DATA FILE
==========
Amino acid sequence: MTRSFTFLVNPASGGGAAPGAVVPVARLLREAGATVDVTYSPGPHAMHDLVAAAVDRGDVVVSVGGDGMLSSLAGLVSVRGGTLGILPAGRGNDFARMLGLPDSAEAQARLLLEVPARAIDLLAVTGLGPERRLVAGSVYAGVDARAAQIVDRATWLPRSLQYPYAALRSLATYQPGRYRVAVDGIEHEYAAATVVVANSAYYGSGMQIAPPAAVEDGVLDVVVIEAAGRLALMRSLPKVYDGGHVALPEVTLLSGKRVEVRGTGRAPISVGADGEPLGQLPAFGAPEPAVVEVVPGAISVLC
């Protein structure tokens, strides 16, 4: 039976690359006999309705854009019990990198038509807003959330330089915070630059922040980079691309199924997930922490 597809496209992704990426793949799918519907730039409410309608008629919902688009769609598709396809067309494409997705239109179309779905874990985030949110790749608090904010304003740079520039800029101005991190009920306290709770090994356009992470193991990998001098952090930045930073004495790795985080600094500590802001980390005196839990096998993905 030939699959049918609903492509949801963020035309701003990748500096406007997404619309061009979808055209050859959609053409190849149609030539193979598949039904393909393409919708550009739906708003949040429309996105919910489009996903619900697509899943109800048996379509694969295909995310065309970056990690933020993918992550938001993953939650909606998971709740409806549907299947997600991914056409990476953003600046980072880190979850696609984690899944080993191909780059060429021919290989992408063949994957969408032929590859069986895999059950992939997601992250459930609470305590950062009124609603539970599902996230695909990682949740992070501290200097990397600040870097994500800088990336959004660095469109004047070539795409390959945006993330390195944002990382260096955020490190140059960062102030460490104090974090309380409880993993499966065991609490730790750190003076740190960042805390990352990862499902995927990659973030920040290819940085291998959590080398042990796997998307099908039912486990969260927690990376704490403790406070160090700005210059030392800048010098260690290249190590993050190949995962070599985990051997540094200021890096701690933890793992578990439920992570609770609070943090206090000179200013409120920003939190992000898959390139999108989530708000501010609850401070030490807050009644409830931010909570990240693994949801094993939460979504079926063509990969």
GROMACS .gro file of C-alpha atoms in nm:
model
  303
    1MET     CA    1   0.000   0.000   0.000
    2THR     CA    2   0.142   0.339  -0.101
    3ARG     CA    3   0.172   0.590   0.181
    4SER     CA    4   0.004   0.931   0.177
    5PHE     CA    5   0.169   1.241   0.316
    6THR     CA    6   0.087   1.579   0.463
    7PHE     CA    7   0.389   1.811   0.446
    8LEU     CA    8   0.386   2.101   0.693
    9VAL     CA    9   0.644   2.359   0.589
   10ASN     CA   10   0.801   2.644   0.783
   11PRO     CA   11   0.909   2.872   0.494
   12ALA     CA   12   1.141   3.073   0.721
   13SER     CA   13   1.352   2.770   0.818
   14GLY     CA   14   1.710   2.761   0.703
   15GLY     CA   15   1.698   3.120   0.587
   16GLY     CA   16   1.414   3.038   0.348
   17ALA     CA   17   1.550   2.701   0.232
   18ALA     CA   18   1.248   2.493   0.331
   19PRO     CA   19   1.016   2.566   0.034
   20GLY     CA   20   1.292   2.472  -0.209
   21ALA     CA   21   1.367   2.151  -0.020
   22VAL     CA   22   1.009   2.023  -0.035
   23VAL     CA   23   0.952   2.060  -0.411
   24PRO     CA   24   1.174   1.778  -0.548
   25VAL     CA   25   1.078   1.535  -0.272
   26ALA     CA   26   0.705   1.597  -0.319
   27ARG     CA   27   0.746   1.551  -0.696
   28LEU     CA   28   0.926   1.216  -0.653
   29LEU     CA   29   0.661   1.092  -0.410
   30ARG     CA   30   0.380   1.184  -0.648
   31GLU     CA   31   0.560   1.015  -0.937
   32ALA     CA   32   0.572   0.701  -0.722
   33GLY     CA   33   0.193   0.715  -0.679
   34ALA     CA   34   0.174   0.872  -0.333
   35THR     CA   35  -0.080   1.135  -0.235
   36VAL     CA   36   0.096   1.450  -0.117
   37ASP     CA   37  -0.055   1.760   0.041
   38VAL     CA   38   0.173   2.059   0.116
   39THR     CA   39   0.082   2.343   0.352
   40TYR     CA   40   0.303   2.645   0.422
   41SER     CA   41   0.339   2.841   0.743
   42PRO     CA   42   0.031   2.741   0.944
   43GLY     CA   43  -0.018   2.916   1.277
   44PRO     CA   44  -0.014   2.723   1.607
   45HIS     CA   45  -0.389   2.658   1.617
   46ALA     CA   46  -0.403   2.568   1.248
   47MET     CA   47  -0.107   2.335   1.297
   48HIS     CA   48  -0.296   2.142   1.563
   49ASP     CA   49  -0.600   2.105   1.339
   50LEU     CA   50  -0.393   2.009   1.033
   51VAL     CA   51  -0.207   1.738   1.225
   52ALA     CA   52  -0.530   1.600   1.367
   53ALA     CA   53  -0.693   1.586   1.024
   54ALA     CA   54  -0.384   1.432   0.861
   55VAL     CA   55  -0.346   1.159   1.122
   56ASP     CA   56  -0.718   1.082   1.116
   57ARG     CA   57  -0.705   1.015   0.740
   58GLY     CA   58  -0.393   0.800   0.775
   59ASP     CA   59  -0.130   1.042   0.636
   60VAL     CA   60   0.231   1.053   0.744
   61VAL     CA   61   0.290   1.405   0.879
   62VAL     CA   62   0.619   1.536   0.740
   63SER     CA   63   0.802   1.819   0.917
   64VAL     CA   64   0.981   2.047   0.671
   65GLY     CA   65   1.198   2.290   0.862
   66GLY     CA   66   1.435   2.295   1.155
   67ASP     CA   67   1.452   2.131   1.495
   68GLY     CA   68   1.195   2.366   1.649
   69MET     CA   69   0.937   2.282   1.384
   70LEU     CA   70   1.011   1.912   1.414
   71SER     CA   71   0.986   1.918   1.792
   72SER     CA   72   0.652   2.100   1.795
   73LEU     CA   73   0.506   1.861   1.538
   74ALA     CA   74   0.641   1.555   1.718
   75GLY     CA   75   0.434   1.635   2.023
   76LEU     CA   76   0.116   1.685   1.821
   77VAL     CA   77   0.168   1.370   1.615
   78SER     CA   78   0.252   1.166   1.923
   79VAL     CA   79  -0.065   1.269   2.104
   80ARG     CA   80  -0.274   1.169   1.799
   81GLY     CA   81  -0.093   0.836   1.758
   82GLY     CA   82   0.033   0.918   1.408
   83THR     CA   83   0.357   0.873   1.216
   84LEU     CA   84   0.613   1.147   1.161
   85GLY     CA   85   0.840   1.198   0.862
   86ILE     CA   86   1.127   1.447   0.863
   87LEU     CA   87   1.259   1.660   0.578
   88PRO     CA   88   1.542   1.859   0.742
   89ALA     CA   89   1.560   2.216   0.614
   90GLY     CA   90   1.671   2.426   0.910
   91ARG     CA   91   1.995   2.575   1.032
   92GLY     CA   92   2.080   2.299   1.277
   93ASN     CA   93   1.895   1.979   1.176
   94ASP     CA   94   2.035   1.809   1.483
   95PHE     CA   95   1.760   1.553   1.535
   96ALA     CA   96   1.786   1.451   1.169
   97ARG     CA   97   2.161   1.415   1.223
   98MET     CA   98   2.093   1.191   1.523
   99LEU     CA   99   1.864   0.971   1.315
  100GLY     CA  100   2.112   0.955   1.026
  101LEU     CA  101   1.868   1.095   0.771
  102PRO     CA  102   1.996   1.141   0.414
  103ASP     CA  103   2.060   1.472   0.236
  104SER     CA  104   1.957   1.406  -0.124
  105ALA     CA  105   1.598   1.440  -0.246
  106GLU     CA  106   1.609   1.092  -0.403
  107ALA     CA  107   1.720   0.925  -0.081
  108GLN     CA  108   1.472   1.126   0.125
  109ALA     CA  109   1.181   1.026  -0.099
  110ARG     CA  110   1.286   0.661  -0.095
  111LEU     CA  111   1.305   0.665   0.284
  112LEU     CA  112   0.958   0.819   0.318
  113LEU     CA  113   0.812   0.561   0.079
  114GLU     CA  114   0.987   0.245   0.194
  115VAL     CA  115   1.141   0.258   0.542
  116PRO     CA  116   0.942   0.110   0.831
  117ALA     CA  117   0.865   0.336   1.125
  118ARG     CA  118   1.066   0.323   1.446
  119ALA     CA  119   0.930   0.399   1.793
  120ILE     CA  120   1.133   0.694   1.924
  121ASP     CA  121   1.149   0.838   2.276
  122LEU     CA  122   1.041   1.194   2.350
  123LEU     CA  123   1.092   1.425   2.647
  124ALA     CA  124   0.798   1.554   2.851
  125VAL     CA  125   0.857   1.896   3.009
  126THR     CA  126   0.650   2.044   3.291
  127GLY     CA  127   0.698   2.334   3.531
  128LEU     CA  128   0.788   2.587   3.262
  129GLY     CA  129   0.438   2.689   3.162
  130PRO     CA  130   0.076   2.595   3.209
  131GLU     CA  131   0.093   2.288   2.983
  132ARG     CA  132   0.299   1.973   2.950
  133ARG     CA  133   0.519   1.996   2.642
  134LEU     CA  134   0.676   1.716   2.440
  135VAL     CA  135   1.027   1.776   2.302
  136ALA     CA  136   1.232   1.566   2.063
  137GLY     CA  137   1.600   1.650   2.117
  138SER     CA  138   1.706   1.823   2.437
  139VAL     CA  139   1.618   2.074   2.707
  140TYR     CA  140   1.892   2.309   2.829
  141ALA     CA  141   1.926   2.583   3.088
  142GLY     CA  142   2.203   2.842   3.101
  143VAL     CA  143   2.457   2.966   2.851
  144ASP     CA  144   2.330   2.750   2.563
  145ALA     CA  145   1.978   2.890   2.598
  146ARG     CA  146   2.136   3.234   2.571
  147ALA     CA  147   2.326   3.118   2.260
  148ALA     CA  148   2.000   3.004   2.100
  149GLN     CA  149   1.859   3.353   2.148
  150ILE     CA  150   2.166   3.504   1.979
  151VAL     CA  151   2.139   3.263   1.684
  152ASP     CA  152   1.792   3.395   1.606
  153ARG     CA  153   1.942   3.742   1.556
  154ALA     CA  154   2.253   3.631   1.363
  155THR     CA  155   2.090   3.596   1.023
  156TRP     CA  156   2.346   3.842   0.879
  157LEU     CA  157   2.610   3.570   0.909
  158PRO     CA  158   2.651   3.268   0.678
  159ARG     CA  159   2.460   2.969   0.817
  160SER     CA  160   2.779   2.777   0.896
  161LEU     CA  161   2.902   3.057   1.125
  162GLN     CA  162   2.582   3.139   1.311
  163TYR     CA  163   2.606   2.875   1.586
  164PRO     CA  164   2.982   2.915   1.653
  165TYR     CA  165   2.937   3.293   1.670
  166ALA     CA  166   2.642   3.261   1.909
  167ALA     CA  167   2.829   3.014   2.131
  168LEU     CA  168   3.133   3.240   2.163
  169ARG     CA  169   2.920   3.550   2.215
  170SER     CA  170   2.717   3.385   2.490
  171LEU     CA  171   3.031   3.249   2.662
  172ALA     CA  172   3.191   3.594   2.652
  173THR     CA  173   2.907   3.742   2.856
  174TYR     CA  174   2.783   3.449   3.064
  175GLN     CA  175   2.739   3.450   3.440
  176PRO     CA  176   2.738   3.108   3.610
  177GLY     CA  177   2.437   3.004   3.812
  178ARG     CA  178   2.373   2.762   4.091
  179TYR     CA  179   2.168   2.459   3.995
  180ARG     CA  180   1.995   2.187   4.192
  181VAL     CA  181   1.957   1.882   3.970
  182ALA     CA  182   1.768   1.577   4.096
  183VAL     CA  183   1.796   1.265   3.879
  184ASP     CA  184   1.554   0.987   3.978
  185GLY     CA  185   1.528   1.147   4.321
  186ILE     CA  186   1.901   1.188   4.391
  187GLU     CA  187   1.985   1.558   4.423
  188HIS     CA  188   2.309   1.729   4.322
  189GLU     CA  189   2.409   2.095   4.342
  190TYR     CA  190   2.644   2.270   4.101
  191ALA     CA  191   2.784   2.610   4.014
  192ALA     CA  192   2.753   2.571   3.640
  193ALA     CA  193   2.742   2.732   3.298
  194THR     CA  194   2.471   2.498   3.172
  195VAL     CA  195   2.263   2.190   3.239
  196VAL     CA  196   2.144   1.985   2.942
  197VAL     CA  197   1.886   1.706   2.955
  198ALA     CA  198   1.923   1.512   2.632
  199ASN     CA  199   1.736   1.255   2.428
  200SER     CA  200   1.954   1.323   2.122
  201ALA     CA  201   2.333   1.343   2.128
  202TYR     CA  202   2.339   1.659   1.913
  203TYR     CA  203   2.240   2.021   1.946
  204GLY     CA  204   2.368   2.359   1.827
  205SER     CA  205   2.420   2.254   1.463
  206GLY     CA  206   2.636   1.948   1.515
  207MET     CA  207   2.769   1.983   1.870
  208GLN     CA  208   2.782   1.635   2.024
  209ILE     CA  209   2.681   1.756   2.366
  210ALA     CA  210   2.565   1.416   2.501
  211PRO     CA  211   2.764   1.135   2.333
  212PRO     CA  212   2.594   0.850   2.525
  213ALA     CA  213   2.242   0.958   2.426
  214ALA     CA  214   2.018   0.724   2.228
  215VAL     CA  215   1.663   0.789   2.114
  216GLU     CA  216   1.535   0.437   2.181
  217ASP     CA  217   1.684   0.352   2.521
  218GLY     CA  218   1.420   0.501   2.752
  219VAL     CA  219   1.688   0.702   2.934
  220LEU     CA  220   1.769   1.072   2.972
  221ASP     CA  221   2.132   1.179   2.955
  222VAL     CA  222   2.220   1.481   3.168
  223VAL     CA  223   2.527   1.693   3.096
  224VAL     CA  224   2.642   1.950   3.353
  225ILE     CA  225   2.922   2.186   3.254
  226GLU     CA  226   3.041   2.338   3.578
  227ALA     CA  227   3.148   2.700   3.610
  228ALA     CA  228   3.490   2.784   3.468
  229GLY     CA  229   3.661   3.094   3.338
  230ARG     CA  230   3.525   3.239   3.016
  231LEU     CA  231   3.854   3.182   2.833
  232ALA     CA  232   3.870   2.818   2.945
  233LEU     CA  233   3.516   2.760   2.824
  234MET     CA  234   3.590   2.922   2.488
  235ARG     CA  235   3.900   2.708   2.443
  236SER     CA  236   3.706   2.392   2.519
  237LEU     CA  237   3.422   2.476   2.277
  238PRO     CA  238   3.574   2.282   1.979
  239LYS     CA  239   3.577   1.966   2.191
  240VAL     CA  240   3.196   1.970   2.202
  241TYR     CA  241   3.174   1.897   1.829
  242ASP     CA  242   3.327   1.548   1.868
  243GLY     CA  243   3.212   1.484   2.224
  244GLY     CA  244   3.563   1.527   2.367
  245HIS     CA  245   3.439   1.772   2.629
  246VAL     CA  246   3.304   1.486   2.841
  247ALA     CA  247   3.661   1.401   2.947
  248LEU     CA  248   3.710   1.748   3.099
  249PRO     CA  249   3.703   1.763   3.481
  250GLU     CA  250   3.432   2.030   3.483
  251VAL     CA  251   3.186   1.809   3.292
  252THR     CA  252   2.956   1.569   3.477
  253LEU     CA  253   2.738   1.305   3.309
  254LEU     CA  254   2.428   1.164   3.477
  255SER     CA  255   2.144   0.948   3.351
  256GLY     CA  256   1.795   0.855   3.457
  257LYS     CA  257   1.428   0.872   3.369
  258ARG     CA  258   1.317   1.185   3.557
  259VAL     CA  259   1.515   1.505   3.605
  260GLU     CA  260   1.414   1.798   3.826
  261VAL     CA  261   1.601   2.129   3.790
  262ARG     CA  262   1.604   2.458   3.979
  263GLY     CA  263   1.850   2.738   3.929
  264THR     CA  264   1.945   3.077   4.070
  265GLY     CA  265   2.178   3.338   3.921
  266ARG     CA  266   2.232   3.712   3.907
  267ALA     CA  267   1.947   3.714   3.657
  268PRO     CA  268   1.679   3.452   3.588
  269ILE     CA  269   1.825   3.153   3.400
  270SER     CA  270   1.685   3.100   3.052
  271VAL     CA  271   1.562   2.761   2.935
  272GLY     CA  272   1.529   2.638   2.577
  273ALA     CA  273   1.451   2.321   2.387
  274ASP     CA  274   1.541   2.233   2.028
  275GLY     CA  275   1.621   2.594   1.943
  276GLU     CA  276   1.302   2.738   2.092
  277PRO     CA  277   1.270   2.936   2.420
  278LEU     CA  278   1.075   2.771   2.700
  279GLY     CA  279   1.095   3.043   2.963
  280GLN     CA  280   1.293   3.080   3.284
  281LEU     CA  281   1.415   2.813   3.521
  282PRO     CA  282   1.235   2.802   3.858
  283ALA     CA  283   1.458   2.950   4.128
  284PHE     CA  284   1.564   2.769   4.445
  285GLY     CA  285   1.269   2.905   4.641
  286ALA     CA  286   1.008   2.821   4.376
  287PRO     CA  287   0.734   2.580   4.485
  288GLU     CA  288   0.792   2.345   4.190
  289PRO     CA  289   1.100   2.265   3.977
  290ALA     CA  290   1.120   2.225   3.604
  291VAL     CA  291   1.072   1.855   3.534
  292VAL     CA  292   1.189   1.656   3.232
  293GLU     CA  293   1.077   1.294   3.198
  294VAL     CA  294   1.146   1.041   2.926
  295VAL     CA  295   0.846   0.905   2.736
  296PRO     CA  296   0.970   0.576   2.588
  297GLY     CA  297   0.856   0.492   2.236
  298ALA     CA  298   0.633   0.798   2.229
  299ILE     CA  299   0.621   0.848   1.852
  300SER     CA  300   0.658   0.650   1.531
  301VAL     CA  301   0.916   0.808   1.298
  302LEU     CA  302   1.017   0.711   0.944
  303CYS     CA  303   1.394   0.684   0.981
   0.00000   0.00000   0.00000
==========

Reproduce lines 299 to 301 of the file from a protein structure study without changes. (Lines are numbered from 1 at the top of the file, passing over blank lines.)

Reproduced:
  294VAL     CA  294   1.146   1.041   2.926
  295VAL     CA  295   0.846   0.905   2.736
  296PRO     CA  296   0.970   0.576   2.588